My Montana

My Montana
My Montana

Friday, April 22, 2011

Bear Festival Paddle on Bayou Teche

I got to take a holiday from volunteering at Anahuac NWR and paddle three days with old and new friends. Donovan Garcia, a man passionate about saving Louisiana swamps, bayous and historic waterways was our host and guide. We camped in his huge shady yard, right on Bayou Teche and got to use his pool house for early coffee, meals and showers.  The weather was perfect for paddling - not too sunny or hot  - so I didn't work up much sweat in my shorts.

The campground in Donovan's yard

Morning muse from Donovan's dock
Me at a put-in

Boats waiting for the shuttle run on Bayou Teche

We also went to the Bear Festival in the evenings to listen to various kinds of music, including Cajun and Zydeco.  One person was from Australia and she loves Zydeco.  She ended up buying two washboards, one from Earl, who gave a lesson by standing behind here and playing on her front.  (I think the lesson  also included the washboard.) AND he signed the washboard, with LOVE. We also enjoyed the antique boat show.  The Wisconsin guys were bragging about all the brands of old motors that had been build in their state. My favorite boat was  a beautiful hand-made push boat, in which the boater stands up and moves the oars by pushing them away as he steps back and forth on a track in the bottom of the boat.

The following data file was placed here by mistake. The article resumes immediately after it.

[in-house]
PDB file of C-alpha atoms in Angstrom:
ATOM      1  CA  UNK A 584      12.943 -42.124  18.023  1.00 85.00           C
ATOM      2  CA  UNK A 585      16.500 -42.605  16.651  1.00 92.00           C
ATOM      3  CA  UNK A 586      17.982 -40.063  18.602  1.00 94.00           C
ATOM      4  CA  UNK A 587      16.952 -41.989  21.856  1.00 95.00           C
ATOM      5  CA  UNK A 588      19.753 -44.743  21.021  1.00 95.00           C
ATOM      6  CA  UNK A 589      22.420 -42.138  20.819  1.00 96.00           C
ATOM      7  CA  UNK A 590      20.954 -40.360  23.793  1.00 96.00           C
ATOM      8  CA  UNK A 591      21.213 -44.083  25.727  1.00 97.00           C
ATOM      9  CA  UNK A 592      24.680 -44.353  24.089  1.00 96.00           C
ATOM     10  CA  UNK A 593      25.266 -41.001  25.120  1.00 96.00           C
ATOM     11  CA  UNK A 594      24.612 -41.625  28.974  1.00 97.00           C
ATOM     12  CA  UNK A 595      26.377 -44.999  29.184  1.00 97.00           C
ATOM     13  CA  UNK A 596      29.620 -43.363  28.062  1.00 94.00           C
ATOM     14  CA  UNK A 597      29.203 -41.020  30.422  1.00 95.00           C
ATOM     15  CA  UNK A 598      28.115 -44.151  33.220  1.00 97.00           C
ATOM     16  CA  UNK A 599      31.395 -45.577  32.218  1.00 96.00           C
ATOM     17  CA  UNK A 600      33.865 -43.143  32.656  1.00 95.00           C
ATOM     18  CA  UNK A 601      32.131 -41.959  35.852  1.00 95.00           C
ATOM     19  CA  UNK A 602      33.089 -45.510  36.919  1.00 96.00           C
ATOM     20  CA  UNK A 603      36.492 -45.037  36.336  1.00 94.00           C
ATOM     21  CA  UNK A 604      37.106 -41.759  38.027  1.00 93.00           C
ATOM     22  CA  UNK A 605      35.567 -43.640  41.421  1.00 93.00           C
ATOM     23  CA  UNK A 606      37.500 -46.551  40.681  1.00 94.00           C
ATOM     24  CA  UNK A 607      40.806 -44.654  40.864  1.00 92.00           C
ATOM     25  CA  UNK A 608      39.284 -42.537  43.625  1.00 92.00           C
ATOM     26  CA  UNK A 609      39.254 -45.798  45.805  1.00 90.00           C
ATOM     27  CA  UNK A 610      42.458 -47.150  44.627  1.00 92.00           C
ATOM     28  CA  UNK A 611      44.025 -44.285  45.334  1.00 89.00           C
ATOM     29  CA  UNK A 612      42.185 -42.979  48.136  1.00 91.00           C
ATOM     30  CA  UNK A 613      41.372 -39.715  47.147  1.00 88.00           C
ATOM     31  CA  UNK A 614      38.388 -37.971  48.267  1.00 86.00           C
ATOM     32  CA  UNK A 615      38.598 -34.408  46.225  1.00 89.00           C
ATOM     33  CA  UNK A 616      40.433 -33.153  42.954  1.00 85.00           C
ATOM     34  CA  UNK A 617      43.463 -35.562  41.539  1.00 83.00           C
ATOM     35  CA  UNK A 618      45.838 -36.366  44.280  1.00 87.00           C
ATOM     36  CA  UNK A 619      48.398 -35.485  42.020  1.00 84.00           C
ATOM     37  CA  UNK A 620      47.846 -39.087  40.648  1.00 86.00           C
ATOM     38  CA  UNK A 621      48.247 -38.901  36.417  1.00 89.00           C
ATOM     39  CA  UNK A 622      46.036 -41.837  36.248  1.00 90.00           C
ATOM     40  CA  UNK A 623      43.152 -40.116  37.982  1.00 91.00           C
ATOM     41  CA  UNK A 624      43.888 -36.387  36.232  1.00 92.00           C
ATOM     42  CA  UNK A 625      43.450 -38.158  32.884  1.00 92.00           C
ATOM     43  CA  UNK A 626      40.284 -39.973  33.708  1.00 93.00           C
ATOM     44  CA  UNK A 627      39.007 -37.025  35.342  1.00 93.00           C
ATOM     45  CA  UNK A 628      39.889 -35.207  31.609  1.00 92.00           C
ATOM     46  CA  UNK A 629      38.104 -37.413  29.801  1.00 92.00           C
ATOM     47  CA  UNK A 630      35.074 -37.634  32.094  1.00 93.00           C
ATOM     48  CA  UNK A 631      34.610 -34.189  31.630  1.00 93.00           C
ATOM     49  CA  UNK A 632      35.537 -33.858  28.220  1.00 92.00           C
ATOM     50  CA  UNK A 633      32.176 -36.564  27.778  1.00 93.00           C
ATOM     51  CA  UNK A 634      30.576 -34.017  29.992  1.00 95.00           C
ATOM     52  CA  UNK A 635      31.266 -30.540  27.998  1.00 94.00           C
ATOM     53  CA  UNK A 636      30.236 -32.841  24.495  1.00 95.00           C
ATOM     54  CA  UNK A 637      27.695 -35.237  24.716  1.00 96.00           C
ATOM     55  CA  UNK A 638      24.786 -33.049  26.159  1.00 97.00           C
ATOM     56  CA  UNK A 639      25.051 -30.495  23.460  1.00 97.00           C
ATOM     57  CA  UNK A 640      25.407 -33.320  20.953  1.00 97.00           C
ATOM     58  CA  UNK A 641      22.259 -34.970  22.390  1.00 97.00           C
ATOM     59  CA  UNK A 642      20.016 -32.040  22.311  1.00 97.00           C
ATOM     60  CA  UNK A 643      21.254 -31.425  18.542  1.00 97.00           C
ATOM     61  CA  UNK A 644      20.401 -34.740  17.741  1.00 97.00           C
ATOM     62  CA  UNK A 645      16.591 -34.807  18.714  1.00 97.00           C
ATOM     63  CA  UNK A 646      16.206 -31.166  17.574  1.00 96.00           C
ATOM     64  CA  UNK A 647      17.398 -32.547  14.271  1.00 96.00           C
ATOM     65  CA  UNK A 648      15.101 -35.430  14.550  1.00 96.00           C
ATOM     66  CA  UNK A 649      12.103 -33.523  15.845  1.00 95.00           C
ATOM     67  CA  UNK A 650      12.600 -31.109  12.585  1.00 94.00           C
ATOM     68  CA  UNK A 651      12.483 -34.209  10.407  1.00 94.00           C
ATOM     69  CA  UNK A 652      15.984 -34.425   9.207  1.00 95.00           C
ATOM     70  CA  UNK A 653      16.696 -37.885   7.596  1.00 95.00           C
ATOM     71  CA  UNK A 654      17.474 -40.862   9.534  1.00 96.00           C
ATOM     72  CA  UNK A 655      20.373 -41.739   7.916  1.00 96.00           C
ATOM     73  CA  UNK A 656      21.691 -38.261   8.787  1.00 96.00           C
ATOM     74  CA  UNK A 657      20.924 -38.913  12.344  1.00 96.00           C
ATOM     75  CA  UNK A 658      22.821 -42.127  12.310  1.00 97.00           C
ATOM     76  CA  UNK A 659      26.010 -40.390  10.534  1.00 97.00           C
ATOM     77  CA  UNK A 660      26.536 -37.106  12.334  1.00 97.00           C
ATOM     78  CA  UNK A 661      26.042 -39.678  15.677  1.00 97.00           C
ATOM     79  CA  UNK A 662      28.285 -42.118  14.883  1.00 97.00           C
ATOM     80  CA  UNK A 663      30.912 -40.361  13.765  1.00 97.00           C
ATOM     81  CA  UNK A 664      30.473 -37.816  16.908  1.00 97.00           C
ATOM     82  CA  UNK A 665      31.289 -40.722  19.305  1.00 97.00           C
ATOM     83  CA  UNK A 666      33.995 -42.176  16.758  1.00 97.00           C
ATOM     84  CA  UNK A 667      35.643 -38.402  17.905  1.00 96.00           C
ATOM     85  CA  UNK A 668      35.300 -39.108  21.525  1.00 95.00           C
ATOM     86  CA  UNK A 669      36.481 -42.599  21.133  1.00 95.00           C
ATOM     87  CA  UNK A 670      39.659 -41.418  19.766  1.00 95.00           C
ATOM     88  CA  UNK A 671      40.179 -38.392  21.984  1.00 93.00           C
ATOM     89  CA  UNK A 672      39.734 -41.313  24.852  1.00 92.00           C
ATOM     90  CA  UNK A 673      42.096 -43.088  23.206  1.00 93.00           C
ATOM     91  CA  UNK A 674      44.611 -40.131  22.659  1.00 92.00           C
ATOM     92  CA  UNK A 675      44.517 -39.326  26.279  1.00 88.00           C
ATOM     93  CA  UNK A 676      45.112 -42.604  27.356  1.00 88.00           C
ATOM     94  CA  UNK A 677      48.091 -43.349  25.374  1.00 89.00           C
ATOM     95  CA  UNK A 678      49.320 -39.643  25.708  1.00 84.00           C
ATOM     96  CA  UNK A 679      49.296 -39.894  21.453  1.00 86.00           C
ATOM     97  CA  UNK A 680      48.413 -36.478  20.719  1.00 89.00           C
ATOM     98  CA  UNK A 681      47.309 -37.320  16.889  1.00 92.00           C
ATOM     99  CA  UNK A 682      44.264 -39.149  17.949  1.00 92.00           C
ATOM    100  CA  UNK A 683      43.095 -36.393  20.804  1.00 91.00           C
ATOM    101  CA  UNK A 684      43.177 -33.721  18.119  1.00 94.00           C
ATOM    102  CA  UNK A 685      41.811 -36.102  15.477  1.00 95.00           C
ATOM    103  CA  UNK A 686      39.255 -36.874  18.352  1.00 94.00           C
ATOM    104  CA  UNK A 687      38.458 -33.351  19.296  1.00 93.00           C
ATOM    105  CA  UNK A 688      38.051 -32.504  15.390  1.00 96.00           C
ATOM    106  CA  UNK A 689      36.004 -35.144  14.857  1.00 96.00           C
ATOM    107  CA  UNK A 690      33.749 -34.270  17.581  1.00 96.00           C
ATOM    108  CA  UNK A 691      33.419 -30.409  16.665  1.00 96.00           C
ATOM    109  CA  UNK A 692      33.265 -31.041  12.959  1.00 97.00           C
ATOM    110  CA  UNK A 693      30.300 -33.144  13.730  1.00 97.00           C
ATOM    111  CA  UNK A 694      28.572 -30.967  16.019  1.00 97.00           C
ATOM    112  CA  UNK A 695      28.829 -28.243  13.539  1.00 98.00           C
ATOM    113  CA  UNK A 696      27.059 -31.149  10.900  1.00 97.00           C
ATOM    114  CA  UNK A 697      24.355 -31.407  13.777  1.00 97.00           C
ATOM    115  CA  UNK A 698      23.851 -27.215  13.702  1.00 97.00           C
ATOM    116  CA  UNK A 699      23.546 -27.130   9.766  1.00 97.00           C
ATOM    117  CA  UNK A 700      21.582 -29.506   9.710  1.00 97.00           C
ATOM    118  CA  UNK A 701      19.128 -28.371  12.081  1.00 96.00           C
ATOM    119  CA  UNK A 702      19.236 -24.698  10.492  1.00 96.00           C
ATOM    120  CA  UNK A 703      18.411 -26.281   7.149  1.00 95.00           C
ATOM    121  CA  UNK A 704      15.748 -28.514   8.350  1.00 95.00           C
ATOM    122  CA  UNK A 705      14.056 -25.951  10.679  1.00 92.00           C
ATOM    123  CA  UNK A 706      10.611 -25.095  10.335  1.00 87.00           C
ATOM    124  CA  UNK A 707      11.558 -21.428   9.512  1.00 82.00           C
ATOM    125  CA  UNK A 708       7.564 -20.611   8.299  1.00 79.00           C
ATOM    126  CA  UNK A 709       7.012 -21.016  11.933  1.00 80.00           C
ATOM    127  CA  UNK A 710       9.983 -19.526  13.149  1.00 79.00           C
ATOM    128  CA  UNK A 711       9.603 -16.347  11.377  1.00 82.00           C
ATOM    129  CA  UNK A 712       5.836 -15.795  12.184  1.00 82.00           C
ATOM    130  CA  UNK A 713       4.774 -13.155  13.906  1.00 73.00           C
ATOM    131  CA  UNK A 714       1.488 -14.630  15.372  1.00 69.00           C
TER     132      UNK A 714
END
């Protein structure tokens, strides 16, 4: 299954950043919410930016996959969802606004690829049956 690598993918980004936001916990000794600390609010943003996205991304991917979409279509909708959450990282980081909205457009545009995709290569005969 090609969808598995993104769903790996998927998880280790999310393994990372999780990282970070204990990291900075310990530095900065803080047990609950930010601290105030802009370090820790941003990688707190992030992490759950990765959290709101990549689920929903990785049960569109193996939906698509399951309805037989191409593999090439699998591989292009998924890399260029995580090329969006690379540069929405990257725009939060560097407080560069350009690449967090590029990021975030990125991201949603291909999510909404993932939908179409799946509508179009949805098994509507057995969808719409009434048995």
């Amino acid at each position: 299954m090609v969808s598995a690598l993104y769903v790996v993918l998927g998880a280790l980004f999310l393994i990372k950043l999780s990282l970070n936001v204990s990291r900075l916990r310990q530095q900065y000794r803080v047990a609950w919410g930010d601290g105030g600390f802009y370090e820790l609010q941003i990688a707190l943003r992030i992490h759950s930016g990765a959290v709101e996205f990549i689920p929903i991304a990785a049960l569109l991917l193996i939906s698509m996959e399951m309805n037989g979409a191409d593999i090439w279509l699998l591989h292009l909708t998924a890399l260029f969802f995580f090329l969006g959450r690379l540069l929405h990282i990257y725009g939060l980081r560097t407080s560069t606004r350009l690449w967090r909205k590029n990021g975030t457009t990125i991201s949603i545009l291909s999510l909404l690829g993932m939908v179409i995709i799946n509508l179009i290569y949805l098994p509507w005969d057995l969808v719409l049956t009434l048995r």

Some of the antique boat show taken from the water

We didn't get to actually paddle in the Bayou Teche National Wildlife Refuge. This refuge was bought with money designated to make a refuge to harbor bears. But politics raised its ugly head and John Breaux managed to force through a sale of swamp lands which makes for very marginal habitat for the few Louisiana Black Bears left. So they have to leave the refuge and look for food.  Mostly they live short lives on garbage before they get run over by cars. It was a pretty sad case of deals taking the place of good policy and misusing our money.

The water entrance to Bayou Teche NWR on Hampton Canal

But we got delicious food for lunch on our paddles from very unlikely places such as a tiny shack and a truck stop. And the paddles were interesting and lovely. We learned about the sugar industry, although most of the mills have closed. We saw a truck with a load of raw sugar, bringing it to be stored in the old mill until the prices are right for selling.

Perfectly cooked catfish, white beans and rice, and cookies

Paddling past a sugar mill on Bayou Teche 

Southern mansion built with money made from sugar

We paddled a short stretch of Bayou Teche the last day, then paddled into the Hampton Canal which once had locks on it. It was once the first parts of the Intercostal Canal System but now is a quiet, beautiful place.The water was high enough that we paddled a little ways into the surrounding swamp.

Donovan and friend in Hampton Bayou

In the swamp

Hampton Canal view

Wisconsin paddlers in Hampton Bayou

All too soon, it was time to come back to Texas and plant trees again. But I'll be back.The bayous of Louisiana are among my favorite paddling streams.